Council receives Mayor’s arena proposal

Home » Council receives Mayor’s arena proposal

The Mayor has sent the Seattle City Council a Memorandum of Understanding (MOU) for a basketball and hockey arena in SODO, along with an Interlocal Agreement  between Seattle and King County. Both the City and County Councils would need to approve the MOU.

The MOU generally follows the outlines of the original proposal in February. There are some important changes, however. First of all, language in the MOU states that it is intended to be binding and enforceable. Secondly, the MOU would allow for an arena to be built with $120 million in public funds if only an NBA team is attained. The February proposal stated a $200 million public contribution (of the $500 million total cost) would not be made until both an NBA and NHL hockey franchise were acquired, along with a 30-year non-relocation agreement.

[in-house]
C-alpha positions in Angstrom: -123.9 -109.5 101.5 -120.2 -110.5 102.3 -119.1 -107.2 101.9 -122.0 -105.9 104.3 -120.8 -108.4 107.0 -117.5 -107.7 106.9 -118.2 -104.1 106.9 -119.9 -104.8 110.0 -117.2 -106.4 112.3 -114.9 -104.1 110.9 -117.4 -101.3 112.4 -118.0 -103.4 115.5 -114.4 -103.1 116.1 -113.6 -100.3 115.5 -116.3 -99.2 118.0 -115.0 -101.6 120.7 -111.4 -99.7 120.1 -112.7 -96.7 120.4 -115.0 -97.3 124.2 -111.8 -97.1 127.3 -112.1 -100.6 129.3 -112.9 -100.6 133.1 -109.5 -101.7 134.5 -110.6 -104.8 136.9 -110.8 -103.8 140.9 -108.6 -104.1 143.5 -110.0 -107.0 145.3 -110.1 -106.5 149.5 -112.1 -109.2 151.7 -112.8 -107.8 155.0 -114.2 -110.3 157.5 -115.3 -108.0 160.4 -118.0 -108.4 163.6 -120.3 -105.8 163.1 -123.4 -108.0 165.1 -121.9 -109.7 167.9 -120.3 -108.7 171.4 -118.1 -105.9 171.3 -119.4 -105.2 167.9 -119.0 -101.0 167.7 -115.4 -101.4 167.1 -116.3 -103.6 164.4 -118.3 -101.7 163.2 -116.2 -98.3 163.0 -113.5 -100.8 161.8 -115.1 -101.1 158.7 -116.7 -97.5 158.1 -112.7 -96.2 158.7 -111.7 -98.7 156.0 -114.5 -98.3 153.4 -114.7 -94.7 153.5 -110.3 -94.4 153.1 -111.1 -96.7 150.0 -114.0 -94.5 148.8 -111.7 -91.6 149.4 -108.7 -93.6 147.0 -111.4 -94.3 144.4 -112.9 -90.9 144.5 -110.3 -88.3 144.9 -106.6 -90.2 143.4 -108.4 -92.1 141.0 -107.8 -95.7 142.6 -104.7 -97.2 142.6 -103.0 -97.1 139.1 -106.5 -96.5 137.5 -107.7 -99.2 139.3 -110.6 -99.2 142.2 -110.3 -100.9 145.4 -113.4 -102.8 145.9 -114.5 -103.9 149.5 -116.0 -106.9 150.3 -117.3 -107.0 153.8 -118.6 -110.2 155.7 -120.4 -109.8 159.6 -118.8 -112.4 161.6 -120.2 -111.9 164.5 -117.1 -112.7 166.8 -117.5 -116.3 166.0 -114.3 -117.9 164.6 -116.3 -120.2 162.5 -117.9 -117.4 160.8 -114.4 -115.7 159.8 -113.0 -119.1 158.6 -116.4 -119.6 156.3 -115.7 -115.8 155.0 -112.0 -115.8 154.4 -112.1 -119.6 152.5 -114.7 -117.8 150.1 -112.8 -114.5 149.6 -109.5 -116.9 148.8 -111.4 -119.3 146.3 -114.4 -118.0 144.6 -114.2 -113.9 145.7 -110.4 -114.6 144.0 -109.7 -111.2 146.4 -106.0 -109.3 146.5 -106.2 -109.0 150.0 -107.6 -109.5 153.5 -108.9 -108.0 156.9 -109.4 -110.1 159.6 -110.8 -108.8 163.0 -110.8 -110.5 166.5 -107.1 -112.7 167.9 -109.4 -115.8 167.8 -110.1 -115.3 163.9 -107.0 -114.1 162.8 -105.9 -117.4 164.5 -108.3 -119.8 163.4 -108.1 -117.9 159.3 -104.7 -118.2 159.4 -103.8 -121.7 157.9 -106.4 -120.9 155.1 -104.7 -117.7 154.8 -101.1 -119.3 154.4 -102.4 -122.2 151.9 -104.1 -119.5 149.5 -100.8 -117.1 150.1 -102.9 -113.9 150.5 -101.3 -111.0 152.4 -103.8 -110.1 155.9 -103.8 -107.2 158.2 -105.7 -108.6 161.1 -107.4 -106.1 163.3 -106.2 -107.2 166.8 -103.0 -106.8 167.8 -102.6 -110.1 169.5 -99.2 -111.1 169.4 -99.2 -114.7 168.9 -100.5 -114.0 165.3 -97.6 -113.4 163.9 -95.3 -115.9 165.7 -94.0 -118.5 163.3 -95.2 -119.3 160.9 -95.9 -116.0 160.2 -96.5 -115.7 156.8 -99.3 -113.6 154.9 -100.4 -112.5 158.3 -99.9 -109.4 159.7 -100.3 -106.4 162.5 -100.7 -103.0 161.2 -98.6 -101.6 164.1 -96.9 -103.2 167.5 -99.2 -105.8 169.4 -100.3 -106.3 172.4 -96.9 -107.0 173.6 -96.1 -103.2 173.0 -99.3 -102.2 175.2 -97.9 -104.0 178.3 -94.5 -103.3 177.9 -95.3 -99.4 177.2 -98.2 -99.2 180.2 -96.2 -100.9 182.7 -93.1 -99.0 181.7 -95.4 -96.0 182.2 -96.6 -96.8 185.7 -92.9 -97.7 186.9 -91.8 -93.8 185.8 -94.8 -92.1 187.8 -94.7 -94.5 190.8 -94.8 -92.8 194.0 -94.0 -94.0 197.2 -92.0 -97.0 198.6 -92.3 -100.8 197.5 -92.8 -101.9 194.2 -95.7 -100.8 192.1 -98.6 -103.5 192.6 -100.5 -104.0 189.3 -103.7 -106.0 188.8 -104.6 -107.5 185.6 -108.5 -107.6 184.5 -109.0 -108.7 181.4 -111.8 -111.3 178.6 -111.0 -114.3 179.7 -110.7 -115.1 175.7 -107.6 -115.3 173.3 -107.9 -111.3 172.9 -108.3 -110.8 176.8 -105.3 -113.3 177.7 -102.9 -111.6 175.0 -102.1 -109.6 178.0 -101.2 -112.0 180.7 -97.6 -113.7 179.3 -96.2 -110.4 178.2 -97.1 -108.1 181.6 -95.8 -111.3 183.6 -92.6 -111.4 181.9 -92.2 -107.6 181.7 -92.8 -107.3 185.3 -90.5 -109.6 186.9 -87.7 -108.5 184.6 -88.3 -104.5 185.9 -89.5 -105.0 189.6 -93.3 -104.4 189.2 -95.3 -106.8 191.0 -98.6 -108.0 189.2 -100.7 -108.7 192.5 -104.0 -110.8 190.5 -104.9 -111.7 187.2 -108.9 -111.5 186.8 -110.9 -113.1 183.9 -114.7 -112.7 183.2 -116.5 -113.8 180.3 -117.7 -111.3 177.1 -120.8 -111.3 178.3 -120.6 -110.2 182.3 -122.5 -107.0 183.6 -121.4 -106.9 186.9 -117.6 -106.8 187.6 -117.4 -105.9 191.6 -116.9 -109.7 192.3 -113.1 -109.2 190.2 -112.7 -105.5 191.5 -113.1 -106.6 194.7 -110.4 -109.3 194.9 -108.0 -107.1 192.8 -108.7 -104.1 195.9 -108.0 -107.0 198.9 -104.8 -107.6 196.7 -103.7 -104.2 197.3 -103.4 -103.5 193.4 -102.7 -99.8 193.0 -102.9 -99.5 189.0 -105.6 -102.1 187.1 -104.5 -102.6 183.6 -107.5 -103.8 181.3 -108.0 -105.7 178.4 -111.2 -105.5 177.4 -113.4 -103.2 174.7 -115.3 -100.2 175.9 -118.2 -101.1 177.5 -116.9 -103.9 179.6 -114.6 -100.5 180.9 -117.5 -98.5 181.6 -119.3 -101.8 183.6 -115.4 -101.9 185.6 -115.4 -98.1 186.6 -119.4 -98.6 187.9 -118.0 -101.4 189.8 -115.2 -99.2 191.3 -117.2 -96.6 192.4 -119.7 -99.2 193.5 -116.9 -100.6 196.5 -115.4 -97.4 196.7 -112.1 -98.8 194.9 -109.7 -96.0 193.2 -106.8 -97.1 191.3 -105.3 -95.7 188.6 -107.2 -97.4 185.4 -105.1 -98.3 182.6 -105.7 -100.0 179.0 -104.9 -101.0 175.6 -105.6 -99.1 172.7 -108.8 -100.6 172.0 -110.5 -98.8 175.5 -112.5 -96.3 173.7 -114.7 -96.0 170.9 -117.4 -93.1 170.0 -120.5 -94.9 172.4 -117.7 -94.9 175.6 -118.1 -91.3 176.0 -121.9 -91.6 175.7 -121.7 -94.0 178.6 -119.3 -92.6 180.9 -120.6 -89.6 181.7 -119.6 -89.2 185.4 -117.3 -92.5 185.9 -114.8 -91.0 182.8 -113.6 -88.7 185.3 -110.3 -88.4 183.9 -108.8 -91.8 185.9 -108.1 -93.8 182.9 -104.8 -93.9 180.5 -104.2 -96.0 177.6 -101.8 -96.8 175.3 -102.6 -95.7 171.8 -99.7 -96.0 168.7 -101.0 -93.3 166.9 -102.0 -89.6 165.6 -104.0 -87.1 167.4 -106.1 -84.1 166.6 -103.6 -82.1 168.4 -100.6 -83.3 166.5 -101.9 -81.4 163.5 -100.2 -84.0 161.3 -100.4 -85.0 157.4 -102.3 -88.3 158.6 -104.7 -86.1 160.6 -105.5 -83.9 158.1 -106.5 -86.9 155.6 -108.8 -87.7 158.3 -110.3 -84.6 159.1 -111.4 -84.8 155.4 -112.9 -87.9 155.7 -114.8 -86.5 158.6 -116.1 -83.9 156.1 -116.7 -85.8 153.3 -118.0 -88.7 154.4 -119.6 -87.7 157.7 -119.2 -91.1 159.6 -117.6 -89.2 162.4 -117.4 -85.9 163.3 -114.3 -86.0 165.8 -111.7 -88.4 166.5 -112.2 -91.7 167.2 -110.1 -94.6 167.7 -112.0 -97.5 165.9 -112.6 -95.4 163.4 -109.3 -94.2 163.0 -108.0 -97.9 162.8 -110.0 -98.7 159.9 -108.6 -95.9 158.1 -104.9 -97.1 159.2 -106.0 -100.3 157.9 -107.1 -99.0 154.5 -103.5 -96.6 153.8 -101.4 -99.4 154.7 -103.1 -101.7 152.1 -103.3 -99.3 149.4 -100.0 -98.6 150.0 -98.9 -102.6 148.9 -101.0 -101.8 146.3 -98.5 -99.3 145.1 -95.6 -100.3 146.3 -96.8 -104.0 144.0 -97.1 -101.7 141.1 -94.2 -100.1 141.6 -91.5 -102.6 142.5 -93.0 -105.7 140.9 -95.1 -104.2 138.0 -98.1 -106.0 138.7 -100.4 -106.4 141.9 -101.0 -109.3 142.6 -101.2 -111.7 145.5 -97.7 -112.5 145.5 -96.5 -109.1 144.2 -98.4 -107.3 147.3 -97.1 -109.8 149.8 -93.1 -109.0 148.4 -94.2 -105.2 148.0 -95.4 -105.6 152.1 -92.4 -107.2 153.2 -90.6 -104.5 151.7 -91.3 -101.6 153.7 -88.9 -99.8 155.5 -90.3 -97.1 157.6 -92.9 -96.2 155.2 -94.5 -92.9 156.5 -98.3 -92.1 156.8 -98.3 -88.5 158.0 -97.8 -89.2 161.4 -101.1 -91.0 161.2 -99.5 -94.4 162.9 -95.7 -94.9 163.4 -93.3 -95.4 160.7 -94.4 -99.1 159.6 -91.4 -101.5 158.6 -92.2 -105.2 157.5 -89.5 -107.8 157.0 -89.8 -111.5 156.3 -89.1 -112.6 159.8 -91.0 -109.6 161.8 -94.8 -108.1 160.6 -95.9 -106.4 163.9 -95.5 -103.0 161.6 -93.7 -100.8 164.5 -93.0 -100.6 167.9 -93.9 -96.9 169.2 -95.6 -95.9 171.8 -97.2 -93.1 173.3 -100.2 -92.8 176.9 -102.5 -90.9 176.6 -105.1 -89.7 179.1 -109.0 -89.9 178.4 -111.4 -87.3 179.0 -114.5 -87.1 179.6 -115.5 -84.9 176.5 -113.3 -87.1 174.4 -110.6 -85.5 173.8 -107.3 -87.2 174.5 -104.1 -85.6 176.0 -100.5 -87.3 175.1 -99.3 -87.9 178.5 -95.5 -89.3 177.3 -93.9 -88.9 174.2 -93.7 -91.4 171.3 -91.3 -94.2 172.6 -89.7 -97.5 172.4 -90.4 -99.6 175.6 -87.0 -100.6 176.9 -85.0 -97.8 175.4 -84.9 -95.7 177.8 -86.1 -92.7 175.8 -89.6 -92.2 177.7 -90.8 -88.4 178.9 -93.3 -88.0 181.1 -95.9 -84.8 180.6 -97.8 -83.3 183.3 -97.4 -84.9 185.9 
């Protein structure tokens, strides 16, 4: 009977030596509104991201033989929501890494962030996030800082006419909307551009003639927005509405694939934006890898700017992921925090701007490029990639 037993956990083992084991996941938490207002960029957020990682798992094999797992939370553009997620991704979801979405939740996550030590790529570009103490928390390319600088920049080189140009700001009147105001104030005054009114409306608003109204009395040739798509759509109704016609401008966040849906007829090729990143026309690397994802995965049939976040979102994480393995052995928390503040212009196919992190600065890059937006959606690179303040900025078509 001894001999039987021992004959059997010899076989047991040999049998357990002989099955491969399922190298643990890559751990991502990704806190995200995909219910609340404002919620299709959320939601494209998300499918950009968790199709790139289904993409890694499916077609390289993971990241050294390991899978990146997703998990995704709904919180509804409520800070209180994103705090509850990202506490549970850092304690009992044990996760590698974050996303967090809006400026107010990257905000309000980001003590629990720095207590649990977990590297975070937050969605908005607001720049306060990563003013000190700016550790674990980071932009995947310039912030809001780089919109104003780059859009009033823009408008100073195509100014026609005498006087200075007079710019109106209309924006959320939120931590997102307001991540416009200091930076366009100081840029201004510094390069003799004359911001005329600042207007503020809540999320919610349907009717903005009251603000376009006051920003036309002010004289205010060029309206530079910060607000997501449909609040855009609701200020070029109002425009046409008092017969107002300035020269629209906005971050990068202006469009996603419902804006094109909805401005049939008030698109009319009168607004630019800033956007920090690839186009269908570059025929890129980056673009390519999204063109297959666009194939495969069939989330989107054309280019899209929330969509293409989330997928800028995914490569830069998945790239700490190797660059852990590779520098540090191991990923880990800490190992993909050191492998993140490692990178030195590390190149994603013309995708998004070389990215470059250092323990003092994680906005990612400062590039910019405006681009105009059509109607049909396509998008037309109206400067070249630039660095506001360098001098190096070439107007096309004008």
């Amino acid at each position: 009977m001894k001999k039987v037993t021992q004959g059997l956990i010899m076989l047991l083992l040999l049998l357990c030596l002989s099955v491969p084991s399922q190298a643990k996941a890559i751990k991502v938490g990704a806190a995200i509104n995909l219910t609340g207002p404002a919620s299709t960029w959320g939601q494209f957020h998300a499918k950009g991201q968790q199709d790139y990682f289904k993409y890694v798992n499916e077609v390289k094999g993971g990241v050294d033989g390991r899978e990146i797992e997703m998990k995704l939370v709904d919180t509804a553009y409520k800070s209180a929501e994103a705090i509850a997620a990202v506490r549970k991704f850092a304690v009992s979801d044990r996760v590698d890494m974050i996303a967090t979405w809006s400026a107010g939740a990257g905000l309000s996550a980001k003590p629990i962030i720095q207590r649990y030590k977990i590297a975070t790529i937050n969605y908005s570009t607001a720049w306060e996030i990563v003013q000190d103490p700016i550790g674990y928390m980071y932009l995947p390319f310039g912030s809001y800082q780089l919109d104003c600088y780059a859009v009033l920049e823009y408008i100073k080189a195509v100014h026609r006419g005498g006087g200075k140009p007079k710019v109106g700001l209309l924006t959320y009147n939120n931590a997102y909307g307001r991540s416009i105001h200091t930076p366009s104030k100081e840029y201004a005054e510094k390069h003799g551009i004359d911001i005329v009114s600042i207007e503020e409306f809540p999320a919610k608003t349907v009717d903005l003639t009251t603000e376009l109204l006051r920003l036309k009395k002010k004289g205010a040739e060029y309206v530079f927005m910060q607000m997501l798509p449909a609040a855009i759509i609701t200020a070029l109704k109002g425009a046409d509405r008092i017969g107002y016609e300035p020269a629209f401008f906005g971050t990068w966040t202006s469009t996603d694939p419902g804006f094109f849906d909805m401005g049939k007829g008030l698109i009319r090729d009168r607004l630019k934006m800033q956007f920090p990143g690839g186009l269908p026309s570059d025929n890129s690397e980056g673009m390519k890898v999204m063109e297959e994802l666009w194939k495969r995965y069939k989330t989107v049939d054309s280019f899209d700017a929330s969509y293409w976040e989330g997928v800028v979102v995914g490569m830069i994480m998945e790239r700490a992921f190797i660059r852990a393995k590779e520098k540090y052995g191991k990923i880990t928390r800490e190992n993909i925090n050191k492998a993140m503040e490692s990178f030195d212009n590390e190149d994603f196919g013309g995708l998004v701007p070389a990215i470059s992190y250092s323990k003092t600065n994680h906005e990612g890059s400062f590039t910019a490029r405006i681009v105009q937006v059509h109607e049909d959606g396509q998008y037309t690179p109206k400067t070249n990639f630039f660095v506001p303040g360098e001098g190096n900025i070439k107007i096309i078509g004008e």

The MOU says public funding would proceed as follows:

  • Once the site is permitted for an arena, Seattle would purchase the land for an amount determined by an independent appraiser, with a cap of $100 million
  • Once the arena was completed, if only an NBA team were acquired, the public contribution would be a total of $120 million, with Seattle’s total contribution rising to $115 million (e.g. the land cost $100 million, Seattle would pay $15 million more), and King County putting in $5 million
  • If both an NBA and NHL team were acquired when the arena is completed, Seattle’s total contribution would be $120 million, and King County’s would be $80 million

The public contribution comes in the form of general obligation bonds. Taxes over 30 years would fund the bonds. According to an estimate from the March 30 meeting of the Arena Review Panel, roughly $237 million in City taxes, and $12 million in King County taxes, would be used to pay off the bonds, along with approximately $156 million in rent. The difference in the figures is called “net present value”, adjusting future dollar values to the present value. I wrote about the taxes in UP #318.

The time period between when Seattle would purchase the property, and when the arena opens and tax revenues start to come in, represents a possible danger. If a deal were to fall apart then, Seattle would be left with property worth a lot less than we paid.

The Council will begin its review in the Government Performance and Finance Committee on May 31.